It is very common to experience feelings of worry, anxiety and distress related to the current outbreak of novel coronavirus Coronavirus (COVID-19). You may be concerned about your own well-being, your loved ones, travel restrictions and how the situation is being covered in the media
People may experience a wide range of thoughts, feelings and reactions feeling scared, frustrated or irritable, difficulty concentrating and/or sleeping, sense of loss of control, withdrawing from others and usual activities.
Honour your feelings
It’s very understandable to experience emotional reactions like anxiety, distress, overwhelm worry or anger. Allow yourself to notice and express these feelings. Helpful strategies include writing them down, talking to others, express them creatively or engage in contemplative practices like mindfulness or meditation.
Watching your thoughts
Are you prone to unhelpful thoughts? Be aware of what are catastrophizing thoughts based on unrealistic worries? Or are you able to look at facts based on credible sources?
https://gisanddata.maps.arcgis.com/apps/opsdashboard/index.html#/bda7594740fd40299423467b48e9ecf6 (John Hopkins University tracks corona cases around the world)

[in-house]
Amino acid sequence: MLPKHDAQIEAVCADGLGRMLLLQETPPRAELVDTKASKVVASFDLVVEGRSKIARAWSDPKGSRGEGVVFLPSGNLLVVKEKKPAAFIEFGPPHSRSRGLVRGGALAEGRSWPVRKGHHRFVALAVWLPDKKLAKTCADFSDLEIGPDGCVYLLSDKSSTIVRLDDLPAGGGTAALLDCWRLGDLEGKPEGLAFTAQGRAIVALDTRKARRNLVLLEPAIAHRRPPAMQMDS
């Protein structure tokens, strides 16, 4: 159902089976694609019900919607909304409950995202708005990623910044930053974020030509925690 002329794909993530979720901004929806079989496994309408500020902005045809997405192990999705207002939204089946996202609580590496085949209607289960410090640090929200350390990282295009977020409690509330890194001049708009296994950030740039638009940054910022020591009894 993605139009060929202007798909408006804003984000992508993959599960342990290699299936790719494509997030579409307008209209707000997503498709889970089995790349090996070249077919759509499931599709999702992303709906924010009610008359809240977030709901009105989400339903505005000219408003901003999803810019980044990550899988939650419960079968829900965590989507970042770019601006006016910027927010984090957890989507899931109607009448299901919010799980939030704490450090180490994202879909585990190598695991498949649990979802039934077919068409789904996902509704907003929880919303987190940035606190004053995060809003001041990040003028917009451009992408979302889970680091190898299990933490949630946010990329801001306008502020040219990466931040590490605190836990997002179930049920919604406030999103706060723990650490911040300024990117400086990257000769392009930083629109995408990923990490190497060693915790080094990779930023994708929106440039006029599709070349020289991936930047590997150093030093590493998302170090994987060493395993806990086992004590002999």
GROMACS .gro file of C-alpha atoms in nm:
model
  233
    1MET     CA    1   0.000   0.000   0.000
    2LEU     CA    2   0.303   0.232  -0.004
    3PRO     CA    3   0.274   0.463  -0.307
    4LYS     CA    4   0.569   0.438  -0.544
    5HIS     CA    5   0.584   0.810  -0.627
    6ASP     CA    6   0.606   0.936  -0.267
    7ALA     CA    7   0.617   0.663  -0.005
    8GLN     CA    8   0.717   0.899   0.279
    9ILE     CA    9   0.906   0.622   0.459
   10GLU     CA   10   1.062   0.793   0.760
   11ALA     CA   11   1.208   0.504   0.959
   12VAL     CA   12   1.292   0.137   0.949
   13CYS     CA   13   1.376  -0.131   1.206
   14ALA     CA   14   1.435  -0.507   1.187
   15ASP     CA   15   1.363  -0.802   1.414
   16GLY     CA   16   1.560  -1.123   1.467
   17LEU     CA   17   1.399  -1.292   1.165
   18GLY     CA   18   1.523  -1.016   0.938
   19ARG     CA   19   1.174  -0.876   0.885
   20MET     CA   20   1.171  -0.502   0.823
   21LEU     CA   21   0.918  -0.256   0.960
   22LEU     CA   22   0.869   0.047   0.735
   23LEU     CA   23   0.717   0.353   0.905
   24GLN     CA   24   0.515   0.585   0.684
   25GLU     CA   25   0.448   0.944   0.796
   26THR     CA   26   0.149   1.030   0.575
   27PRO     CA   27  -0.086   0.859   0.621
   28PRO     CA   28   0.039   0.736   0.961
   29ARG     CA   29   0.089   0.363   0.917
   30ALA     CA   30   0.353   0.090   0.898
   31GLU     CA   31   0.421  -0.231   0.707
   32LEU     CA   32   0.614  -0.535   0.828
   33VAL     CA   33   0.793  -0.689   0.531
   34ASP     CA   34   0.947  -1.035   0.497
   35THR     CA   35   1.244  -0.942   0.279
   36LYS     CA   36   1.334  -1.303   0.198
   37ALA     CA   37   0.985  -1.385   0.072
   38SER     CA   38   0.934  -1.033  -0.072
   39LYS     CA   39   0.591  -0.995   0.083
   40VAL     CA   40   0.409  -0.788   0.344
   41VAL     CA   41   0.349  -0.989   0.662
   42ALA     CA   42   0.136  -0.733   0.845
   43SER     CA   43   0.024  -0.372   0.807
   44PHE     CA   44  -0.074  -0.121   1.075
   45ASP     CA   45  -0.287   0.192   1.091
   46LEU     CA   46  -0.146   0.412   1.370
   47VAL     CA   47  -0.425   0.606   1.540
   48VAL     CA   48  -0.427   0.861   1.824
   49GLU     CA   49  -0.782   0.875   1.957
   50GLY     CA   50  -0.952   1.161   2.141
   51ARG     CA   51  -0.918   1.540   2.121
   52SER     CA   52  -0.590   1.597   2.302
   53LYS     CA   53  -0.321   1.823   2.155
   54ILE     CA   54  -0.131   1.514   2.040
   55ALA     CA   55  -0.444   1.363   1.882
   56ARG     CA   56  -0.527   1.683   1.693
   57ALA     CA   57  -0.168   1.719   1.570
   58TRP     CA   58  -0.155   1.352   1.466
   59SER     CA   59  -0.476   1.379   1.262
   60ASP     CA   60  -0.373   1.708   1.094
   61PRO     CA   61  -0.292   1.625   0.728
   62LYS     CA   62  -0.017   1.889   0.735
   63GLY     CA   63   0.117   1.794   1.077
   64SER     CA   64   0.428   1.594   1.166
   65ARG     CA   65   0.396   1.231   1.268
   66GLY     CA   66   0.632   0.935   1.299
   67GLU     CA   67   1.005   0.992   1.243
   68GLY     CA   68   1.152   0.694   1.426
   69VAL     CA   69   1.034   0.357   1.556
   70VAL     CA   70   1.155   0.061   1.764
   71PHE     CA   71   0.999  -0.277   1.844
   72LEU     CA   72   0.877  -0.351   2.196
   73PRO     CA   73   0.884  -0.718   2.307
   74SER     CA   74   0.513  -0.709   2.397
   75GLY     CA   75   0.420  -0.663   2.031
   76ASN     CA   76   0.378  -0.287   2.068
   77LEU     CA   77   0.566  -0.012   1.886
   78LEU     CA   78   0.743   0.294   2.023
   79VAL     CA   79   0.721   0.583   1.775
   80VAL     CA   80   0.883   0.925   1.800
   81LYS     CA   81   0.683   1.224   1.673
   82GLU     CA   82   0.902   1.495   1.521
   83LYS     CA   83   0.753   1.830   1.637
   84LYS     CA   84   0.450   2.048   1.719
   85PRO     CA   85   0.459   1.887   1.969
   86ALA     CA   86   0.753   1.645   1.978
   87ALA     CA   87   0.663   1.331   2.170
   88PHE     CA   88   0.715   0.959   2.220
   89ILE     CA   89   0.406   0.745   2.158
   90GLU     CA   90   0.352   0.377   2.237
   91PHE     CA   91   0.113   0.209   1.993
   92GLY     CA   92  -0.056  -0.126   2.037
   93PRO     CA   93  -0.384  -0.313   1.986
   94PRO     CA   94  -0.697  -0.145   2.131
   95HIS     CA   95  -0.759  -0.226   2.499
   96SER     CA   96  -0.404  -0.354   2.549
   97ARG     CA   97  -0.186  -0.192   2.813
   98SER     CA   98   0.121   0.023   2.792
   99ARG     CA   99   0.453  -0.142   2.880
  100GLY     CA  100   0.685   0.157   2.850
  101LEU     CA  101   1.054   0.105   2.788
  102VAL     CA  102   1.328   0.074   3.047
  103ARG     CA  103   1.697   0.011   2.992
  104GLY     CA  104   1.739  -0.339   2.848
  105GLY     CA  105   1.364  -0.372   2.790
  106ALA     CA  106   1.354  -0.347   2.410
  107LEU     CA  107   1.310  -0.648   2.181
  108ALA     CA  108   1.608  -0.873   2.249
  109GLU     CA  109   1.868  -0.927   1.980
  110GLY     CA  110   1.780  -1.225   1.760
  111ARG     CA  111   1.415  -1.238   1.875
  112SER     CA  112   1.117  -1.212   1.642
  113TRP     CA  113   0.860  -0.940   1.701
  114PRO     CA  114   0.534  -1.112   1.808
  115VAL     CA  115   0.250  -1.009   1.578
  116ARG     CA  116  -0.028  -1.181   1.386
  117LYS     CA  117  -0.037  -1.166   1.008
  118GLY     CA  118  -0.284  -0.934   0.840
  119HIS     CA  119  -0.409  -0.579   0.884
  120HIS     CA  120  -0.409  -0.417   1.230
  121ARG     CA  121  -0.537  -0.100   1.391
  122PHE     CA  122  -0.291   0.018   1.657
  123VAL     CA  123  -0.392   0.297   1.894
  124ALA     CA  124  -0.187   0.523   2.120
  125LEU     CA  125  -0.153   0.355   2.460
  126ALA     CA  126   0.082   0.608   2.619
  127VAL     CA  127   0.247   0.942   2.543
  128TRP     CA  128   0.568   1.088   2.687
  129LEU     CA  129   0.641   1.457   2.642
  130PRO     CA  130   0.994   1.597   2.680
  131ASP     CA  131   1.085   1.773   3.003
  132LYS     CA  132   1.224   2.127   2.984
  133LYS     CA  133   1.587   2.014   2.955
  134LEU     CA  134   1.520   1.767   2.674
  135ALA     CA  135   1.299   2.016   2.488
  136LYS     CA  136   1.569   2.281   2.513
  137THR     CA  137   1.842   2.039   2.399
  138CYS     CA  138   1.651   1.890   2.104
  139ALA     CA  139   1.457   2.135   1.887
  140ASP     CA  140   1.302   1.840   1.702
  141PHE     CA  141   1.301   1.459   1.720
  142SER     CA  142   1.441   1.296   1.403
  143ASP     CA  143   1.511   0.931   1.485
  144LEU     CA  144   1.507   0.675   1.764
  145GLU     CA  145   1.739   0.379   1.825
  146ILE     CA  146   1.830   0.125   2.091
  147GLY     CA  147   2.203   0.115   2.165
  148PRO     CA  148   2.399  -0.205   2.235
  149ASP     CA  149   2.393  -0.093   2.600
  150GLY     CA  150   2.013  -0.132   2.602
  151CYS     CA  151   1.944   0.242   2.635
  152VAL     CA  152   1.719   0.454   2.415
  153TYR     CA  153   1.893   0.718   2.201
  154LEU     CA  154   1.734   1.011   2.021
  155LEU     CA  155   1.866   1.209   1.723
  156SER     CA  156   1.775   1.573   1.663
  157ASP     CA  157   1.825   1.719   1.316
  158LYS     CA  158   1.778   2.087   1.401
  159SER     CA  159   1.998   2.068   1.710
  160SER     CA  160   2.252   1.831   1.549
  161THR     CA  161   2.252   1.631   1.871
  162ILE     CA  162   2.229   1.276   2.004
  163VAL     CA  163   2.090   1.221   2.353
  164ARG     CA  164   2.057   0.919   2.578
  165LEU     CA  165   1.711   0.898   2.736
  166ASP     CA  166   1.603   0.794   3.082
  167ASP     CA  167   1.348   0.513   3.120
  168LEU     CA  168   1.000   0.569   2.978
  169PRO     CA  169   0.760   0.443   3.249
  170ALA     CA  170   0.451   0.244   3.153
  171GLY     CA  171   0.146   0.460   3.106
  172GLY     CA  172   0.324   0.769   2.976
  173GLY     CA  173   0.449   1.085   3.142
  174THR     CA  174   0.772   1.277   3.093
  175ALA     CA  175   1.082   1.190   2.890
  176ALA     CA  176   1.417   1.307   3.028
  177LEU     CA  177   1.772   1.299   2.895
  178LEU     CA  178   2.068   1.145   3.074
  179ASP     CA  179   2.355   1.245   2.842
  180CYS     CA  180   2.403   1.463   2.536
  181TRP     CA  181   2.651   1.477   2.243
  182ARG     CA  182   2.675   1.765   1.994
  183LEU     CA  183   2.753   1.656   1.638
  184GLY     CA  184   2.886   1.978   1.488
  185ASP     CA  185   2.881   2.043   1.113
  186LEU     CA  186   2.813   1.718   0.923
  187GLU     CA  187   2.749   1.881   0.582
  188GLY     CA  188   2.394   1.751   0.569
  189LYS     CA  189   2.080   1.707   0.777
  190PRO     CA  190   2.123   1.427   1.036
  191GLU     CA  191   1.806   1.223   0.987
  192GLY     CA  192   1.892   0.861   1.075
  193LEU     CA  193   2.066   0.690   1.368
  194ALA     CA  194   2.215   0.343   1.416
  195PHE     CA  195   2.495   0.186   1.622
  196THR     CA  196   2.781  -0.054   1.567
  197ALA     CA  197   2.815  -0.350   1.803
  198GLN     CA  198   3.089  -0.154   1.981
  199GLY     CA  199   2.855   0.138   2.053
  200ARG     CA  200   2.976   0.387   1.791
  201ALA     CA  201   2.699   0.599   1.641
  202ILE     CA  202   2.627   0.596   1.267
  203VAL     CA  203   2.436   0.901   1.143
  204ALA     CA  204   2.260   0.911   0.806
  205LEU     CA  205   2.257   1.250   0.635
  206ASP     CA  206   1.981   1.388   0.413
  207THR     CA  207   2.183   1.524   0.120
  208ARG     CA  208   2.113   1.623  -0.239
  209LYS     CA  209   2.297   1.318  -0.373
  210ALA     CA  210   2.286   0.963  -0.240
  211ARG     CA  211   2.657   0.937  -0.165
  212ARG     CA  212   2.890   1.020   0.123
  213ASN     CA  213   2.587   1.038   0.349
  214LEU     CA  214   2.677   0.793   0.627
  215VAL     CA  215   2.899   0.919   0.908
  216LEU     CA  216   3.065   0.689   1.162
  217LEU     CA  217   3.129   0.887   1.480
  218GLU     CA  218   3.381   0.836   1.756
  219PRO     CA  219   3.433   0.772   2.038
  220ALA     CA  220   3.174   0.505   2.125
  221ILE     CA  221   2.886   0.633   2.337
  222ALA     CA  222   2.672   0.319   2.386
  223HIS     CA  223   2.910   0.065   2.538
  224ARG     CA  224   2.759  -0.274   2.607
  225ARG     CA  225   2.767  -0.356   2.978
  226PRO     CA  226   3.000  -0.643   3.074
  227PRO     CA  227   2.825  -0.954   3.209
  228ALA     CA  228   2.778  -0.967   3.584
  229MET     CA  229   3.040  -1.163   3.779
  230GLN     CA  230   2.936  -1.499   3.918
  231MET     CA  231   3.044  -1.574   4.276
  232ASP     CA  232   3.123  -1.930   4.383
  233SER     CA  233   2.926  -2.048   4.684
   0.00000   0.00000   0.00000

Things you can control
If you are worried about your own well-being it may be worthwhile to complete a self-assessment guide, here is one from the University of Newcast:
Stick to your healthy routines
Looking after your basic needs is vital. Making sure you eat a balanced diet, get enough sleep, exercise, connecting with family and friends and engaging in pleasurable activities. Anxiety and the release of stress hormones can weaken our immune system and exacerbate physical symptoms. Breathing and mindfulness techniques can help you relax:
Think about where you are getting your information from
Are the reports sensationalising the situation and scaremongering? Or do you feel they are reporting responsibly and with balance? As with all resources, do remember it is important to assess:
- The source itself and their goals
- How the data and findings are described
- What has been reported, and what has not; and
- The quality of the information
Notice how you react when listening to the news. Does it increase your anxiety levels? If so you might want to set limits around news and social media.
Information about Covid-19
Covid-19 in the indigenous community: https://www.ahmrc.org.au/coronavirus/